If Christians are interested in politics, the first and most important political thing they can do is to protect democracy.
They prefer (or should prefer) democracy over other types of government — over any autocracy, over monarchy, over oligarchy, even over a “theocracy.” In some Christian writing, there is a lot of romantic daydreaming about kings and tsars and emperors, but this is all moonshine. At best, “kings” were only temporary necessities (or “helpful symbols,” like in England).
A secular democracy is not easy, but it is better than the alternatives. It’s far, far better than anything else. And I say that not only as an American, but as a Christian.
Christianity is not neutral about the character of the State. Throughout its two thousand year history, the Church has frequently criticized the State to answer for its cruelty and violence. The Bible and Christian tradition have demanded care for those living at the bottom and at the frayed edges of society — “the poor, the widowed, and the orphaned, the aged and the infirm.”
That is, everyone and anyone who have been marginalized throughout history — and there are many of these.
When it comes to government, “care” involves enfranchisement, especially. This is what modern democracy can accomplish, as opposed to other types of government, like monarchies, aristocracies, even the ancient Athenian “democracy.” The vote in ancient Athens was limited to property-owning adult males who had completed their military training. This accounted for only ten percent of the population. This is hardly “democracy” in the American sense of the word.
Universal (adult) suffrage is not only an American ideal, it is more importantly a Christian concern. There can be no Christian rationale for restricting suffrage. The reason for this is simple. The Christian community, in its essence, is no “respecter of persons.” In its New Testament foundation, the Christian community did not require a certain ethnicity or nationality, a certain income or social status, or a minimal level of education. It never imposed literacy tests. It never erected arbitrary, prejudicial difficulties.
For the first time in history, this was a community that was completely voluntary and separated from the state civil religion: it was chiefly because early Christians refused to participate in imperial polytheism (like fawning over the statue of the Emperor) that they were so severely persecuted by the Romans. This new community gave equal infinite value to people, without any regard to gender, race, and socioeconomic status. “There is neither Jew nor Greek, there is neither slave nor free, there is neither male nor female,” St Paul wrote in Galatians 3.28, “for you are all one in Christ Jesus.”
The idea that “all men are created equal” is inconceivable without the emergence of Christianity in the first century. The whole tradition of “personalism,” of caring deeply for the individual and how society treats the individual, is rooted in the brand new community founded in the second chapter of Acts.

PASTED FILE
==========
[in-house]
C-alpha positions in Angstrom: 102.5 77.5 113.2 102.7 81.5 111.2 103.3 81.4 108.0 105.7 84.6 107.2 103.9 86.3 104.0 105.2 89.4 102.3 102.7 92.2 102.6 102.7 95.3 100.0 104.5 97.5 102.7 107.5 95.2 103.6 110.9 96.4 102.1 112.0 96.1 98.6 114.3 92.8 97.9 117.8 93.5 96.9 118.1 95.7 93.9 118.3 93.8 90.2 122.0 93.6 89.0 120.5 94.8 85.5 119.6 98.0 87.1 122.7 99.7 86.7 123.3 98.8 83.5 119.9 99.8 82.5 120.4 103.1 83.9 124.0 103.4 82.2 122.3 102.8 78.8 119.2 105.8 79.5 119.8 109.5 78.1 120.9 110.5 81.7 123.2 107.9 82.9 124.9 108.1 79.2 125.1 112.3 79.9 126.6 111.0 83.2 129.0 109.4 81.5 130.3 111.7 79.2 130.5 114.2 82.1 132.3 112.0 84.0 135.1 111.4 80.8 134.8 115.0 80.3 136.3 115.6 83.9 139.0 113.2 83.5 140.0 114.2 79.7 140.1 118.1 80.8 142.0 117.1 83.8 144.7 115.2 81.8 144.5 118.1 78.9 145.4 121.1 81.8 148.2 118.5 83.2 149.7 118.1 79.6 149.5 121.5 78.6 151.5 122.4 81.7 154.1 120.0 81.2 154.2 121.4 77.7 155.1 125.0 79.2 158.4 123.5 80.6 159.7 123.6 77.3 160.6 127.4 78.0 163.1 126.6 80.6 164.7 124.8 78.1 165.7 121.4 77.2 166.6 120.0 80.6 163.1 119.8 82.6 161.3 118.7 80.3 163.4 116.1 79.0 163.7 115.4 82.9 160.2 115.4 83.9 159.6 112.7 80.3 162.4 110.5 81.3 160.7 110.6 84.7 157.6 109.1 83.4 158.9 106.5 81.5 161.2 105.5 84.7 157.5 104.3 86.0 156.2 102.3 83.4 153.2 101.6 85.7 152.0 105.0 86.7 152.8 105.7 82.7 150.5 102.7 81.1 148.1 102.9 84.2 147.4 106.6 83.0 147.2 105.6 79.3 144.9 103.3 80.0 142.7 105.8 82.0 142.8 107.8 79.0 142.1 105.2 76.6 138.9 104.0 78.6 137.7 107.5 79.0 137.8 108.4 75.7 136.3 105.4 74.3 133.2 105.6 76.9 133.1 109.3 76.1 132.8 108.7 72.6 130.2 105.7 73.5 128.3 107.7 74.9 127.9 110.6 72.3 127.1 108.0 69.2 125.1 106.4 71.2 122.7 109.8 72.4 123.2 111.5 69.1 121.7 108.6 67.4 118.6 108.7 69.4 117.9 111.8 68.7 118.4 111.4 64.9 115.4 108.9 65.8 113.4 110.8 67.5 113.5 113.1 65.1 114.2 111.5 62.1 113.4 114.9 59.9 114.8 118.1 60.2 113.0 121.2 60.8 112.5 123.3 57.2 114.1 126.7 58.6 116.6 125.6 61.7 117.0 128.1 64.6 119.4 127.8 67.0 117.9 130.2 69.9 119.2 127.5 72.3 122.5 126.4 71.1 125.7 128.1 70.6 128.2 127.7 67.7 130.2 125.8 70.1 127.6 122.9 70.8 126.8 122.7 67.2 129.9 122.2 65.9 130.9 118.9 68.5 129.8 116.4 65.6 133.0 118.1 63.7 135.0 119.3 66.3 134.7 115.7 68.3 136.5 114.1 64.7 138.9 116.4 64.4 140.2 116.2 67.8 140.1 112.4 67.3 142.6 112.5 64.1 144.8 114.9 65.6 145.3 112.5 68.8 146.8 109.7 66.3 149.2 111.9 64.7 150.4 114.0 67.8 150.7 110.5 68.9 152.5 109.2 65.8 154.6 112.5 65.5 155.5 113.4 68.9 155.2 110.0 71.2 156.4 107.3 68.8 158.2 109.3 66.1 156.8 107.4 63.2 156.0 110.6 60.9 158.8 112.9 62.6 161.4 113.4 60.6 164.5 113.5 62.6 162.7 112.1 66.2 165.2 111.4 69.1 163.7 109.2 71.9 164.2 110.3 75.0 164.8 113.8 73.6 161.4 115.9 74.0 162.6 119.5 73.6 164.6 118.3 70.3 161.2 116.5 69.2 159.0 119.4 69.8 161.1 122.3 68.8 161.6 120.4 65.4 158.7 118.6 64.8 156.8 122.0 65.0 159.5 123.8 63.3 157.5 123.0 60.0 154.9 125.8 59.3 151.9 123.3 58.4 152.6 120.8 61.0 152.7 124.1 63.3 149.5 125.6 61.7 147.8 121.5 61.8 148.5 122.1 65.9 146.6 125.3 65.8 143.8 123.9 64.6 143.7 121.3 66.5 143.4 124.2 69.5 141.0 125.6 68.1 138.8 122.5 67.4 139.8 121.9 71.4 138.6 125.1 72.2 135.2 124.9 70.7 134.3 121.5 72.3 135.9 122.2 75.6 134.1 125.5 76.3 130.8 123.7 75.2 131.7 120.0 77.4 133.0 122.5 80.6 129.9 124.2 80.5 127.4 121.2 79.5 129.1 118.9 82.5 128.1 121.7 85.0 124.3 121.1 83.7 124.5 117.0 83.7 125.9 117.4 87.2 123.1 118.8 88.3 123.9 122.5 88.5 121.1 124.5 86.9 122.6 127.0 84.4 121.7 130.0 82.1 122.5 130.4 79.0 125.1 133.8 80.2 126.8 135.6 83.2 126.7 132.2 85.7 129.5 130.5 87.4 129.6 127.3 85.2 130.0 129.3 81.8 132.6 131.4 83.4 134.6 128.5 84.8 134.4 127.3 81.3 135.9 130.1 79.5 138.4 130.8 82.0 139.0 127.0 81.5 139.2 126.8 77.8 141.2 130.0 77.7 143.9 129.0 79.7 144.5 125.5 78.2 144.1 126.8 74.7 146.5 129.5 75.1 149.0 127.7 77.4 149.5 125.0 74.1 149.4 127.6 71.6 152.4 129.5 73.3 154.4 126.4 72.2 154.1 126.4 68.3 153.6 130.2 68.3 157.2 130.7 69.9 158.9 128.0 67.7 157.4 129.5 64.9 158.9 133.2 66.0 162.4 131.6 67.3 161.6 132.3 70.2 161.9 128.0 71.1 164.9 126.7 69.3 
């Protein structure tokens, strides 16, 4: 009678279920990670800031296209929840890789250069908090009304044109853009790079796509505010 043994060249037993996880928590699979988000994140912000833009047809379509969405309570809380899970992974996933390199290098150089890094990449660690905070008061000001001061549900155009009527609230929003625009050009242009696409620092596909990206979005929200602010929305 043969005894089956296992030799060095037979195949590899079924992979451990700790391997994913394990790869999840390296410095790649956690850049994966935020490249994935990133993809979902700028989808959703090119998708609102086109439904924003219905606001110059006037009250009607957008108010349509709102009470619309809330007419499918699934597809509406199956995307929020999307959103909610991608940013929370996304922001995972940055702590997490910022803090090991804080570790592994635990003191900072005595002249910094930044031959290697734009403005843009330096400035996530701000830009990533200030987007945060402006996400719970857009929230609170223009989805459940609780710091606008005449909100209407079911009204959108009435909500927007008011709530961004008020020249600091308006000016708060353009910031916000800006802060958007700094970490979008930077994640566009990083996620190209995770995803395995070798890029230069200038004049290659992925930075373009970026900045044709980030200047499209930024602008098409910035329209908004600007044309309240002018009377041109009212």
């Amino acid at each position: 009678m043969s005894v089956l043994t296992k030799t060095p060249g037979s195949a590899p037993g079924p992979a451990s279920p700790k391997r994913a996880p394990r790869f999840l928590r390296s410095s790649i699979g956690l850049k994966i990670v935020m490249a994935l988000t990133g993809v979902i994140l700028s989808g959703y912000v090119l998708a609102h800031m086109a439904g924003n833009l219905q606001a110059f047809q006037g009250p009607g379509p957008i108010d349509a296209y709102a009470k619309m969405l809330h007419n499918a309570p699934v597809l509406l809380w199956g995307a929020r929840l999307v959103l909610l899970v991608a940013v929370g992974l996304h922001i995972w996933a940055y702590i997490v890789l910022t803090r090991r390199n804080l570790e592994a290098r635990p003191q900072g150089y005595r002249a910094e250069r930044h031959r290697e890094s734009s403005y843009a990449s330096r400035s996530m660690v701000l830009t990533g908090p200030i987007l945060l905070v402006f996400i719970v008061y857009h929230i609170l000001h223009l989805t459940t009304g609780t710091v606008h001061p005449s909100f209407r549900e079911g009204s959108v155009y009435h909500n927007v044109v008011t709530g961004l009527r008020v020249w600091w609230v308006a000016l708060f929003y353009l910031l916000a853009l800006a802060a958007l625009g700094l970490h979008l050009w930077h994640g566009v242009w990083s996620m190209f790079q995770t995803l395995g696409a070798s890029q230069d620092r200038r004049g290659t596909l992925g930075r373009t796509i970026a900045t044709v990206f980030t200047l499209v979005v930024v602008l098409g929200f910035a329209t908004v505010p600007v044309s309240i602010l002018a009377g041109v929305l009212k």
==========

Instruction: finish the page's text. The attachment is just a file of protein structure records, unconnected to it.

If the Church is necessarily open to all, then how could a Christian restrict political standing in a lesser social structure — the State?
St Paul’s verse alone (and there are many others) proves that Christianity prefers real democracy above all other forms — a democracy based on all adults participating in political power, not just some.
It goes without saying that if an American wants to be “un-democratic,” then he ceases to be American. It is also true that a Christian — speaking as a Christian — cannot wish for a monarchy or an autocracy over a democracy.
The great Christian writer C S Lewis weighed in on this matter in the dark days of England in 1943. Nazi Germany was very much at high tide in its flooding Europe with fascism, anti-semitism, mindless populism, and utter hatred of democracy.
There were more than a few in England who were saying that a “strong hand” was just the thing needed, that democracy was too complicated and messy “for times like these.”
Here is the famous author of the Chronicles of Narnia and the Screwtape Letters on the Christian (not just secular or agnostic) need for democracy:
“I am a democrat because I believe that no man or group of men is good enough to be trusted with uncontrolled power over others. And the higher the pretensions of such power, the more dangerous I think it both to the rulers and to the subjects. Hence Theocracy is the worst of all governments. If we must have a tyrant a robber baron is far better than an inquisitor. The baron’s cruelty may sometimes sleep, his cupidity at some point be sated; and since he dimly knows he is doing wrong he may possibly repent. But the inquisitor who mistakes his own cruelty and lust of power and fear for the voice of Heaven will torment us infinitely because he torments us with the approval of his own conscience and his better impulses appear to him as temptations. And since Theocracy is the worst, the nearer any government approaches Theocracy the worse it will be. A dogma, held by the rulers with the force of a religion, is a bad sign. It forbids them like the inquisitor, to admit any grain of truth or good in their opponents, it abrogates the ordinary rules of morality, and it gives a seemingly high, super-personal sanction to all the passions by which, like other men, the rulers will frequently be actuated. In a word, it forbids wholesome doubt.”
“Wholesome doubt” is always good practice in democracy. These days, it ought to be practiced a whole lot more than it is.